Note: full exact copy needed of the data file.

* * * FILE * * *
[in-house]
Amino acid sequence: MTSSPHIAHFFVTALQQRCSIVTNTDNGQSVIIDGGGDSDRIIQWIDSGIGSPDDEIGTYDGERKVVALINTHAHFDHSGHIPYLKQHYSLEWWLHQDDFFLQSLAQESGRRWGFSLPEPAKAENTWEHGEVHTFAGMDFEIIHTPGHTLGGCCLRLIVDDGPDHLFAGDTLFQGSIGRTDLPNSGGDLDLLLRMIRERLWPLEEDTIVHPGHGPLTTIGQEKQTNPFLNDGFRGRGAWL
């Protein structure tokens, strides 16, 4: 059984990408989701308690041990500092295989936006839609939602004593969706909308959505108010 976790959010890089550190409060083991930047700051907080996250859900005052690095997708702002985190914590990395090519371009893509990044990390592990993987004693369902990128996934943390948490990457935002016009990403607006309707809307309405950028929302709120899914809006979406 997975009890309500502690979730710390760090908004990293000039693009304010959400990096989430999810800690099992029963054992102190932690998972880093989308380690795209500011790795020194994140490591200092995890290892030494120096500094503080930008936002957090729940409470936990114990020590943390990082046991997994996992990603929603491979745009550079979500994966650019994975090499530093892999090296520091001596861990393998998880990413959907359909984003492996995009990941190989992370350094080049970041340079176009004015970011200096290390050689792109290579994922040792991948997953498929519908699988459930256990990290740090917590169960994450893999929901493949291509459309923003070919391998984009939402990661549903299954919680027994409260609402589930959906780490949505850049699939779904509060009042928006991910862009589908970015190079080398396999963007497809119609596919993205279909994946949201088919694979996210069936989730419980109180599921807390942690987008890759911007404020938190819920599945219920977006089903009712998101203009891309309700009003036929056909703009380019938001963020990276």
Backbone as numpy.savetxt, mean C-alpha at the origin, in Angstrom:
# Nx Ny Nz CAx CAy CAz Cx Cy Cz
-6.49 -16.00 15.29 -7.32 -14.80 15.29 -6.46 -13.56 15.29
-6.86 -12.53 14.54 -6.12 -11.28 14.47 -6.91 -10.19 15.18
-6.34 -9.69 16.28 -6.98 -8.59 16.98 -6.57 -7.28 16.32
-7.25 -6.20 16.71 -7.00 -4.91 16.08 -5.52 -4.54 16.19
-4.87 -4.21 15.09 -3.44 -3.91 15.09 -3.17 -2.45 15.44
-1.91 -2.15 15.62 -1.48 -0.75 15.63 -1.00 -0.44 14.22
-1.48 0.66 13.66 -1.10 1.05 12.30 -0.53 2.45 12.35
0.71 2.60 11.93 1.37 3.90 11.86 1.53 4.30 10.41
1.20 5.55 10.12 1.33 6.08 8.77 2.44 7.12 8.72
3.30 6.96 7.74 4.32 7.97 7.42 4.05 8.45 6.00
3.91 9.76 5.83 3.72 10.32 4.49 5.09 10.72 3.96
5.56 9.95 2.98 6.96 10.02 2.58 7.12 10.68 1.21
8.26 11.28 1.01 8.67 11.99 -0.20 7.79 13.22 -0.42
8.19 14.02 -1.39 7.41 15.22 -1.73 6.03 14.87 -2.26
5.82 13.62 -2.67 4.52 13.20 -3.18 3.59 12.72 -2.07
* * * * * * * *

[in-house]
Amino acid sequence: MTSSPHIAHFFVTALQQRCSIVTNTDNGQSVIIDGGGDSDRIIQWIDSGIGSPDDEIGTYDGERKVVALINTHAHFDHSGHIPYLKQHYSLEWWLHQDDFFLQSLAQESGRRWGFSLPEPAKAENTWEHGEVHTFAGMDFEIIHTPGHTLGGCCLRLIVDDGPDHLFAGDTLFQGSIGRTDLPNSGGDLDLLLRMIRERLWPLEEDTIVHPGHGPLTTIGQEKQTNPFLNDGFRGRGAWL
């Protein structure tokens, strides 16, 4: 059984990408989701308690041990500092295989936006839609939602004593969706909308959505108010 976790959010890089550190409060083991930047700051907080996250859900005052690095997708702002985190914590990395090519371009893509990044990390592990993987004693369902990128996934943390948490990457935002016009990403607006309707809307309405950028929302709120899914809006979406 997975009890309500502690979730710390760090908004990293000039693009304010959400990096989430999810800690099992029963054992102190932690998972880093989308380690795209500011790795020194994140490591200092995890290892030494120096500094503080930008936002957090729940409470936990114990020590943390990082046991997994996992990603929603491979745009550079979500994966650019994975090499530093892999090296520091001596861990393998998880990413959907359909984003492996995009990941190989992370350094080049970041340079176009004015970011200096290390050689792109290579994922040792991948997953498929519908699988459930256990990290740090917590169960994450893999929901493949291509459309923003070919391998984009939402990661549903299954919680027994409260609402589930959906780490949505850049699939779904509060009042928006991910862009589908970015190079080398396999963007497809119609596919993205279909994946949201088919694979996210069936989730419980109180599921807390942690987008890759911007404020938190819920599945219920977006089903009712998101203009891309309700009003036929056909703009380019938001963020990276």
Backbone as numpy.savetxt, mean C-alpha at the origin, in Angstrom:
# Nx Ny Nz CAx CAy CAz Cx Cy Cz
-6.49 -16.00 15.29 -7.32 -14.80 15.29 -6.46 -13.56 15.29
-6.86 -12.53 14.54 -6.12 -11.28 14.47 -6.91 -10.19 15.18
-6.34 -9.69 16.28 -6.98 -8.59 16.98 -6.57 -7.28 16.32
-7.25 -6.20 16.71 -7.00 -4.91 16.08 -5.52 -4.54 16.19
-4.87 -4.21 15.09 -3.44 -3.91 15.09 -3.17 -2.45 15.44
-1.91 -2.15 15.62 -1.48 -0.75 15.63 -1.00 -0.44 14.22
-1.48 0.66 13.66 -1.10 1.05 12.30 -0.53 2.45 12.35
0.71 2.60 11.93 1.37 3.90 11.86 1.53 4.30 10.41
1.20 5.55 10.12 1.33 6.08 8.77 2.44 7.12 8.72
3.30 6.96 7.74 4.32 7.97 7.42 4.05 8.45 6.00
3.91 9.76 5.83 3.72 10.32 4.49 5.09 10.72 3.96
5.56 9.95 2.98 6.96 10.02 2.58 7.12 10.68 1.21
8.26 11.28 1.01 8.67 11.99 -0.20 7.79 13.22 -0.42
8.19 14.02 -1.39 7.41 15.22 -1.73 6.03 14.87 -2.26
5.82 13.62 -2.67 4.52 13.20 -3.18 3.59 12.72 -2.07